He could have appealed to my pride, told me how jealous my dad would be if I jumped. He could have urged me to jump, pressuring me a dozen different ways. But all he did was show me what the choice to give up looked like, and reassure me that it would be okay. And it’s taken me nearly thirty years to figure out just how wise his words were: he put the full weight of the decision and the consequences on me, and took the fear away from the decision itself. This was exactly what I needed.

“I’ll never forgive myself,” I said as I straddled the rope.

Kim grinned from ear to ear as he started the safety check. “You’re right,” he said to me quietly. “You never would have. But now… here you are instead.”

Owning Choices Is The Only Way To Own Consequences

The rappelling rig was a friction-stop rig, which meant that to stop, all you had to do was pull down on the loose end of the rope. Unfortunately, this meant that for a stick-thin, 100-pound teenage boy, just the weight of 300 feet of rope hanging down from me was enough to lock up the rig. Kim laughed. “You’re literally gonna have to haul the rope up and pull yourself down the first twenty or thirty feet. It’s okay. Just start walking backwards, and remember not to sit down, just lean back.”

I hauled up on the rope, and it started letting me inch backwards over the edge. For the first twenty feet or so the slickrock curved away, and I was unable to resist the urge to keep my torso vertical. My descent became more and more difficult as my body slowly bent into a sitting position. Above me and now out of sight atop the fin, Kim called down: “David! Lean back!”

I leaned back.

Imagine for a minute that you are not leaning against a mountain, but standing on a wide, flat sandstone floor. Behind you, hundreds of feet away, the desert floor rises like a wall. People are walking around on the wall and if you could turn around, all you would see is the tops of their heads. But you can’t turn around. You can only stand there, hanging in free space, staring at what is directly in front of you:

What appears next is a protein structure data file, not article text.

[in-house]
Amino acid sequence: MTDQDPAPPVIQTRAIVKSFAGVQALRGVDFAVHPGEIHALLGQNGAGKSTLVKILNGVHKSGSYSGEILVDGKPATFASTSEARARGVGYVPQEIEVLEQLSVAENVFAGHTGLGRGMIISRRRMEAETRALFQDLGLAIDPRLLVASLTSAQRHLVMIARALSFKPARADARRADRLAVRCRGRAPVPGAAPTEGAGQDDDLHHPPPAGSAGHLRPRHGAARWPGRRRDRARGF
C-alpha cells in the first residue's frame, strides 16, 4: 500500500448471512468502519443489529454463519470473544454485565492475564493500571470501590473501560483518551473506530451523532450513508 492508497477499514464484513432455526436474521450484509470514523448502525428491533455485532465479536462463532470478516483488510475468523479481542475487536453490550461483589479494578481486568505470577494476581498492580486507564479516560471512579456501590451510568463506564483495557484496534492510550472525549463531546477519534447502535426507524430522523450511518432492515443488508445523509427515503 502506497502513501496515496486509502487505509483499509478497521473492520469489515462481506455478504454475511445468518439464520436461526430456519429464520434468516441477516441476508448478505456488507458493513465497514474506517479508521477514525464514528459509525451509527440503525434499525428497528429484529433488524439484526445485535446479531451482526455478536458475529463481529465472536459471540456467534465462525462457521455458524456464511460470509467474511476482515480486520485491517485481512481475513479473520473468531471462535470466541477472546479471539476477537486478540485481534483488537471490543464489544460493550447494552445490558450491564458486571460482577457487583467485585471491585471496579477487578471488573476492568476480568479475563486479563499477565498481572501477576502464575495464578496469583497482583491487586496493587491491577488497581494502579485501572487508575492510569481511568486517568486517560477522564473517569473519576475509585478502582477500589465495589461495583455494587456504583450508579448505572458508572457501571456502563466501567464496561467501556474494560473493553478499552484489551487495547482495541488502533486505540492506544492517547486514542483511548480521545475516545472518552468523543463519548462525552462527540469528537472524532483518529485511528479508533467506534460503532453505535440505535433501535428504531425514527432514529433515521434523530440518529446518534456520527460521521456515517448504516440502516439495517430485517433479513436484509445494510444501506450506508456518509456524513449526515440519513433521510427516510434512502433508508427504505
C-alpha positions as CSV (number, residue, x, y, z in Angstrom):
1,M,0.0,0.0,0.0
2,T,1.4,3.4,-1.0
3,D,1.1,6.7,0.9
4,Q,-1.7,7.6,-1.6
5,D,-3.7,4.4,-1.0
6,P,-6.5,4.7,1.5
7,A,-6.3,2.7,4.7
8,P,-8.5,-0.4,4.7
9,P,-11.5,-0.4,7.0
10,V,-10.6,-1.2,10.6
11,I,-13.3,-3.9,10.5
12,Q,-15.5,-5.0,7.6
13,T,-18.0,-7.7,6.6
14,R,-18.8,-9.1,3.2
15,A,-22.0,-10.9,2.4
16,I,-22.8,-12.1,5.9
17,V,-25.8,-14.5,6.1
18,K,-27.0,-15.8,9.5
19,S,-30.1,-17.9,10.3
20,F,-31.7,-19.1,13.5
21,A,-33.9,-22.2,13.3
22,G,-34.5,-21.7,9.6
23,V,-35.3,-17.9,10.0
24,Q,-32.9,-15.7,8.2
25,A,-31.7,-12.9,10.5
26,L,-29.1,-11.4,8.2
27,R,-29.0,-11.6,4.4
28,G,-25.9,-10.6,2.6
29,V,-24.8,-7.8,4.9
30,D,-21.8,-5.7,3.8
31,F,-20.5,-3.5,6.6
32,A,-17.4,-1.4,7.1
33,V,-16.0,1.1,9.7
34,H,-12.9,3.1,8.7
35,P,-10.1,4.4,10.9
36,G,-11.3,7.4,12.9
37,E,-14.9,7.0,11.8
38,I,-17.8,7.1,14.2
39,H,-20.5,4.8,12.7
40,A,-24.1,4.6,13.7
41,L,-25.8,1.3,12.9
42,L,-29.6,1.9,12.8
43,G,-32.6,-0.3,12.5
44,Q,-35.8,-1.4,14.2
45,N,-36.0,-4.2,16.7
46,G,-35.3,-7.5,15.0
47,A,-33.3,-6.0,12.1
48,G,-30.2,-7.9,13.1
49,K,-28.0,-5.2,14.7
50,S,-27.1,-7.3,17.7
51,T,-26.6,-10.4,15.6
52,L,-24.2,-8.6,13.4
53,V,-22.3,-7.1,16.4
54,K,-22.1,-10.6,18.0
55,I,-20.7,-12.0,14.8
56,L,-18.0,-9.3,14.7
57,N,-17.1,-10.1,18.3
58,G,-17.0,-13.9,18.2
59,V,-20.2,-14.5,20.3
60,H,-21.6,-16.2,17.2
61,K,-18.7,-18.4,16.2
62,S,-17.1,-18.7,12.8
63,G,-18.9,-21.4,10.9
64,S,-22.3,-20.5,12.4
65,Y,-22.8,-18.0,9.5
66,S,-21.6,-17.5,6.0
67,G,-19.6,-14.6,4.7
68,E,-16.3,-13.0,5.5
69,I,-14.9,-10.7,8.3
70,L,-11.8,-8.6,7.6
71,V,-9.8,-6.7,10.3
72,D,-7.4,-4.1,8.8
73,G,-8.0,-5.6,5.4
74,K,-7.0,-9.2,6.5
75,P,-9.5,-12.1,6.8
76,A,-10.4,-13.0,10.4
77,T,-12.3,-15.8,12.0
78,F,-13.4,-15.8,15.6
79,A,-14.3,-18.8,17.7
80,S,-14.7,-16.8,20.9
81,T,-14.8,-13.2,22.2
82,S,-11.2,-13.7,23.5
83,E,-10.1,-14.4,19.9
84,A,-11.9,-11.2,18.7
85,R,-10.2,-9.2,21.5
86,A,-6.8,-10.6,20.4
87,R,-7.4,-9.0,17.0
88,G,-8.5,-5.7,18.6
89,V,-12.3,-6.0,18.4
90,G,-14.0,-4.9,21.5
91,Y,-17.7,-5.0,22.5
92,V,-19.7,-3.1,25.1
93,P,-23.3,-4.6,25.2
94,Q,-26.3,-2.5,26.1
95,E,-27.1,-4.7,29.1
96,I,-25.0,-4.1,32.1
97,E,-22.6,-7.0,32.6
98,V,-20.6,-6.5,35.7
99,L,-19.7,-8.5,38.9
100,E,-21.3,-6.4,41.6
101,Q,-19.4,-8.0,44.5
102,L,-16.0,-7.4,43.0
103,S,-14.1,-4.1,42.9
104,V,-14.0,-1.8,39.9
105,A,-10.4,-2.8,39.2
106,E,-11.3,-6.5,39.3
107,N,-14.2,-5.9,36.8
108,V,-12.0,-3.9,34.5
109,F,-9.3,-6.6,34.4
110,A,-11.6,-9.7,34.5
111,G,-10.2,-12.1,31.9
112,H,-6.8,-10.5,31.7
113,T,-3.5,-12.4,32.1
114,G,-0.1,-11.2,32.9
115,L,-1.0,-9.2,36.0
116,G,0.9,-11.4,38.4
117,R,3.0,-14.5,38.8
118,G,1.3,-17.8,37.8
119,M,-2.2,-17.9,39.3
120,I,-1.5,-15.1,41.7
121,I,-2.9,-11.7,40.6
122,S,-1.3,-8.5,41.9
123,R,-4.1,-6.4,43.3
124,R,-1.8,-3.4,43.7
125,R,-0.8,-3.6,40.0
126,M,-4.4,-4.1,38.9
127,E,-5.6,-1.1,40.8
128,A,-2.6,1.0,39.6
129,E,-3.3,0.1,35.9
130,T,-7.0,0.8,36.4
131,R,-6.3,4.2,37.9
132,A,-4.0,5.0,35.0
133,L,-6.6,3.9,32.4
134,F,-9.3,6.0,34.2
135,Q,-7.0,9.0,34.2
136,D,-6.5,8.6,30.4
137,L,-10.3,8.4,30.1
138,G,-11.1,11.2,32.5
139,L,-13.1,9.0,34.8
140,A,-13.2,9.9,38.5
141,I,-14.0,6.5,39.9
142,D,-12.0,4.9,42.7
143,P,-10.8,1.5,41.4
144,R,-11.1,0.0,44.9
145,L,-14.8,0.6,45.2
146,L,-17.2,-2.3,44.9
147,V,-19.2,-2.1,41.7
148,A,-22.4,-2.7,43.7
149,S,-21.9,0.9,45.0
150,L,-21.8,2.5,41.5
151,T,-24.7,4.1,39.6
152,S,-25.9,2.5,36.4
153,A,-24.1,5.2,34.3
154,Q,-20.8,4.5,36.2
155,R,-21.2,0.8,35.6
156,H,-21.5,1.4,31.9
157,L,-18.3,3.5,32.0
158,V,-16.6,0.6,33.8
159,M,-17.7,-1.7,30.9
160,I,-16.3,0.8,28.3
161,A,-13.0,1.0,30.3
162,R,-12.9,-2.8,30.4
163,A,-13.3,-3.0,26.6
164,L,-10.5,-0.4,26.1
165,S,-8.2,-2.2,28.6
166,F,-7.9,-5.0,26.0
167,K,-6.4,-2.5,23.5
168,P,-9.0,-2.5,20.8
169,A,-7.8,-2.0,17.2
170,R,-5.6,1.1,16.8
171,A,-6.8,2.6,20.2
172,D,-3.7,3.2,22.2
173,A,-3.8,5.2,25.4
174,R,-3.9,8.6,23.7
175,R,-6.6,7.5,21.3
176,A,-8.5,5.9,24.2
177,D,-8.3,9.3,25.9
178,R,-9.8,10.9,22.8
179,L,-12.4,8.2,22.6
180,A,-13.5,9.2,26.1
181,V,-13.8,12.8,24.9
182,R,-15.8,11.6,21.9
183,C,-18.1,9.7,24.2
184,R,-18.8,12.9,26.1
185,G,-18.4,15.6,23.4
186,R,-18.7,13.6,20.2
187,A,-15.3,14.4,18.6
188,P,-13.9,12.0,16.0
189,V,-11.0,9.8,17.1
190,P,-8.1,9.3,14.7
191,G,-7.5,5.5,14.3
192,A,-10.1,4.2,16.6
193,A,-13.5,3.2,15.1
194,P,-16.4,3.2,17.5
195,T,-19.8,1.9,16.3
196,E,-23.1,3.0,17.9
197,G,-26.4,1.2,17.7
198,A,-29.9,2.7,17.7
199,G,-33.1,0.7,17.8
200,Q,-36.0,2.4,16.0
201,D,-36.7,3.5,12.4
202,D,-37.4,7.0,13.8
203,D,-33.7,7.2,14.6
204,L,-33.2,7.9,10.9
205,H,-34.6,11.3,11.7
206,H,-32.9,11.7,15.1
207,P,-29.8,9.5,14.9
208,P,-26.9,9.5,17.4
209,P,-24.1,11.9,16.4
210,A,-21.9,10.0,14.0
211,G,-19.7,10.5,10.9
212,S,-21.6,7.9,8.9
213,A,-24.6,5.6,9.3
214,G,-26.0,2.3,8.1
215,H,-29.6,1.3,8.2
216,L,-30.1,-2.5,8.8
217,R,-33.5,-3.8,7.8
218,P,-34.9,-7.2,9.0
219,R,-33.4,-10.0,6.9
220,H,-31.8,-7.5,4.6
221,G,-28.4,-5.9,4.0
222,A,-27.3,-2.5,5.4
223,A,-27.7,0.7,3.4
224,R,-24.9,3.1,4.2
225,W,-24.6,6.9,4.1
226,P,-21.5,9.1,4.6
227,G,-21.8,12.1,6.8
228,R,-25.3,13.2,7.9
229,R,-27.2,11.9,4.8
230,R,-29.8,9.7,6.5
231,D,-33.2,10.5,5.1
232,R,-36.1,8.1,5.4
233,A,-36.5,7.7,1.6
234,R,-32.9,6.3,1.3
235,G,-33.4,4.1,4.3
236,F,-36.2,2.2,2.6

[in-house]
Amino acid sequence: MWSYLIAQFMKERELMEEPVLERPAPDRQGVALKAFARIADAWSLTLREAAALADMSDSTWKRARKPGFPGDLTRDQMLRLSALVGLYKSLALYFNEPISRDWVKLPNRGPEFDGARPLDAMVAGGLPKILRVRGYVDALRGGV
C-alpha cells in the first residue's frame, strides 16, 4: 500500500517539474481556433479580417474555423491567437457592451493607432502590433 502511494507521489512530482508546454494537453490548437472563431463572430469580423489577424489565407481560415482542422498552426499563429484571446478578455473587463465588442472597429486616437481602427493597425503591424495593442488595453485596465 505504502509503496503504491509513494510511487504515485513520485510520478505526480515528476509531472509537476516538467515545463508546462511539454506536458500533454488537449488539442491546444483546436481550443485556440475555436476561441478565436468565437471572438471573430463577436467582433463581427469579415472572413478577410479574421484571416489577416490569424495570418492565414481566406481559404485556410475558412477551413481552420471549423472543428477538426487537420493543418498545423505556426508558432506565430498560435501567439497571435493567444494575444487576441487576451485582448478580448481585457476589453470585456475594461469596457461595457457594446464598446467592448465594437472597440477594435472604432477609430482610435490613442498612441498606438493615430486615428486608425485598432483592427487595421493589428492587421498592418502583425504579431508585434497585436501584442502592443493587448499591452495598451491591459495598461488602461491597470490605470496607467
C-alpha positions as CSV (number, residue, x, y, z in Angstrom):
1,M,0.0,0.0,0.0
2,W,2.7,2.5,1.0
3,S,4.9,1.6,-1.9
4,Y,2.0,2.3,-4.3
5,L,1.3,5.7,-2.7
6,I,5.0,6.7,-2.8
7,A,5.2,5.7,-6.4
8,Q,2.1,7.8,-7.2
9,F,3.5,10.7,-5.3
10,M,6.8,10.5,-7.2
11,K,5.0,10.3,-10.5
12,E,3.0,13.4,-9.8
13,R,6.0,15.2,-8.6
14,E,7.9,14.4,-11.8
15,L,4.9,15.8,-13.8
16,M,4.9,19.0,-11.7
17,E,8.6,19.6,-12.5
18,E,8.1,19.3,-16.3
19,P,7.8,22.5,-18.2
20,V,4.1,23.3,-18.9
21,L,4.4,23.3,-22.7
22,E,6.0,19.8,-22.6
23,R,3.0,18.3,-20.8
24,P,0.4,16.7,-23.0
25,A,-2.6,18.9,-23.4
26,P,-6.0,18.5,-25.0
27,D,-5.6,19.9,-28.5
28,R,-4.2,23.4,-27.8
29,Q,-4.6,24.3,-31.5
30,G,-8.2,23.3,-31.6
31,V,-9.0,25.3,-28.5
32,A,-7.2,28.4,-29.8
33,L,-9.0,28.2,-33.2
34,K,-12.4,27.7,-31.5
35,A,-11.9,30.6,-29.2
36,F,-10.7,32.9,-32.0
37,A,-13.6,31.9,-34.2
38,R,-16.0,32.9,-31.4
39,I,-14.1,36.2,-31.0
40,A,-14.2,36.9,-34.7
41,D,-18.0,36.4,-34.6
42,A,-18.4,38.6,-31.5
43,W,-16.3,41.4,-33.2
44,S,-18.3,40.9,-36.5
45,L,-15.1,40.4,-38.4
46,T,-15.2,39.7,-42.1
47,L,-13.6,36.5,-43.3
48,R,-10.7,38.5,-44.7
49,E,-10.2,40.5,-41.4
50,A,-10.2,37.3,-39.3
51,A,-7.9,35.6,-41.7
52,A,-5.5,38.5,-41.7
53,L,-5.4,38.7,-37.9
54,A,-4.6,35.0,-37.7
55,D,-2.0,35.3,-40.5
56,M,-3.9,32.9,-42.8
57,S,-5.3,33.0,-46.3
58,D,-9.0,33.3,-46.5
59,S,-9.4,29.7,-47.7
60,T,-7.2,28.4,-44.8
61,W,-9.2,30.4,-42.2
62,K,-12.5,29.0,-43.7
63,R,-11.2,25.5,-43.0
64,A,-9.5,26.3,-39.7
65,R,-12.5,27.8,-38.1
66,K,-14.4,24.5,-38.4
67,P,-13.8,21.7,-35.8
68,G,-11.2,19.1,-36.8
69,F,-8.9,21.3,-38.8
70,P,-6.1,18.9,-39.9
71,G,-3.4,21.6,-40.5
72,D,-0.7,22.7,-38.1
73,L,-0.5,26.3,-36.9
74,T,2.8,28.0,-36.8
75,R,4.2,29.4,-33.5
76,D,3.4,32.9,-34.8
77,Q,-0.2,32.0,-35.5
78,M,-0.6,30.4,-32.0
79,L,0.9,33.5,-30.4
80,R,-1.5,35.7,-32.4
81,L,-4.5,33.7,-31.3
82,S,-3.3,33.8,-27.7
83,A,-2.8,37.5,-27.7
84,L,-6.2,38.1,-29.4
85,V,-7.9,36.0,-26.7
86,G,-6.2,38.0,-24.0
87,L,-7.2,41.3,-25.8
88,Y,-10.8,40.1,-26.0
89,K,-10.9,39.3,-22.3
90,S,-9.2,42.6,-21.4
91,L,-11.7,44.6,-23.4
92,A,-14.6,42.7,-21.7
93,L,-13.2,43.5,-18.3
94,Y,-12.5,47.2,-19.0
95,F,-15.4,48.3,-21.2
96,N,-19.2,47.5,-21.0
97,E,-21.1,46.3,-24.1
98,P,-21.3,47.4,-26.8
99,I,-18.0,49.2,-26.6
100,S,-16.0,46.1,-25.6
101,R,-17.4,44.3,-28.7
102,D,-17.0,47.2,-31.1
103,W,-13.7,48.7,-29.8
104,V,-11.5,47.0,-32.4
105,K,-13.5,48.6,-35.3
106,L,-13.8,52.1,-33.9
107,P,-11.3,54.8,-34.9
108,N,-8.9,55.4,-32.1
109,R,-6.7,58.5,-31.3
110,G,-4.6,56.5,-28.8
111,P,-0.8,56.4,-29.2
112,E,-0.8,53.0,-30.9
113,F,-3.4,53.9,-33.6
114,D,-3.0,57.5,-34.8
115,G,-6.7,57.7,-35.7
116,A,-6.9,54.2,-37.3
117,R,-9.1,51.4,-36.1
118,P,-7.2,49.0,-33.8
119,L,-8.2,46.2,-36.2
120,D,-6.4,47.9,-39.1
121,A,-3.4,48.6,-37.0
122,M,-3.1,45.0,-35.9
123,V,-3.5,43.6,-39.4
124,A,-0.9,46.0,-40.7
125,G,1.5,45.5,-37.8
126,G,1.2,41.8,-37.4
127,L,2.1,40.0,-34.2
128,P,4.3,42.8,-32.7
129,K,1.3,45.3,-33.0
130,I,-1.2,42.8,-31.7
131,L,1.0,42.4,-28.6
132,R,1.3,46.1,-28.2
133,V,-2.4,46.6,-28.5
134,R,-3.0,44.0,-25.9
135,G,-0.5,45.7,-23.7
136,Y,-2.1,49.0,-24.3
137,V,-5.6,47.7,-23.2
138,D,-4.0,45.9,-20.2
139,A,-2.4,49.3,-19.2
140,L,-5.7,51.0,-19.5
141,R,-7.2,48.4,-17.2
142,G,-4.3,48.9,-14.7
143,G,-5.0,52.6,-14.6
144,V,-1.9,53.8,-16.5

Infinity.

The stars went on forever. The Milky Way blazed as brightly across the sky as I’ve ever seen. Outside the band marking our galaxy, blue-white dots pierced the utter blackness. And in the gaps between those stars, the inky void of space went on and on to eternity.

There was no up or down to it, just infinite thereness, right in front of me. I stared, openmouthed, at the night sky I had looked at thousands of times already… but somehow, never, ever, actually seen. It spread out before me with a beauty that still, thirty years later, takes my breath away.

And Owning Bad Consequences Is Easier When You Owned The Choice

The sound of a titanium anchor piton snapping is very distinct. To this very day, that single, sharp Tink!, so quiet yet somehow louder than a rifle shot, followed by the gentle feeling of weightlessness as the sandstone began to fly up past my feet, will always be a thing that never actually happened because gotcha.

In reality, I rappelled down Lion’s Back in fine form, had a blast, and formed a memory that will burn bright in my mind until I die (or get Alzheimer’s as karmic retribution for the previous paragraph). That day I swore to never back away from a choice if it would leave me with a lifetime of regret.

And I’ve had to own a lot of consequences as a result. I’ve made bad decisions. I’ve made bad calls. I’ve made bad estimates, done the wrong work, shipped the wrong product at the wrong time to the wrong people. I have permanently screwed up the lives of a few people. I have deeply hurt many others. And I have offended so many people that I’ve lost count. All because I made a choice and took a risk that didn’t work out. And you know what? I don’t feel good about any of those consequences.

But I don’t feel ashamed of the choices. I made the best call I could at the time with the knowledge and abilities I had. Don’t get me wrong–sometimes it takes me a long time to forgive myself when I say or do something hurtful or ignorant or blithe or just plain dumb. But it’s so much easier than forgiving myself for not making a choice and choosing to own it.

Of course I’m only talking about the bad choices I’ve made here. I’ve made lots of good ones, too, and owning the choice is the reason I don’t feel guilty or ashamed that I get to have the nice consequences. There are lots of great things that happen to me on accident, and sometimes I even feel good about them. But sometimes I was just in the right place at the right time with the right skin color or nationality or gender. I can accept those and appreciate those and be grateful for those, but I can’t really own those. And that’s what I’m talking about here: the kinds of choices you can own, and owning them, and owning the risk of choosing–regardless of which side of the choice you took. That’s how you own the consequences.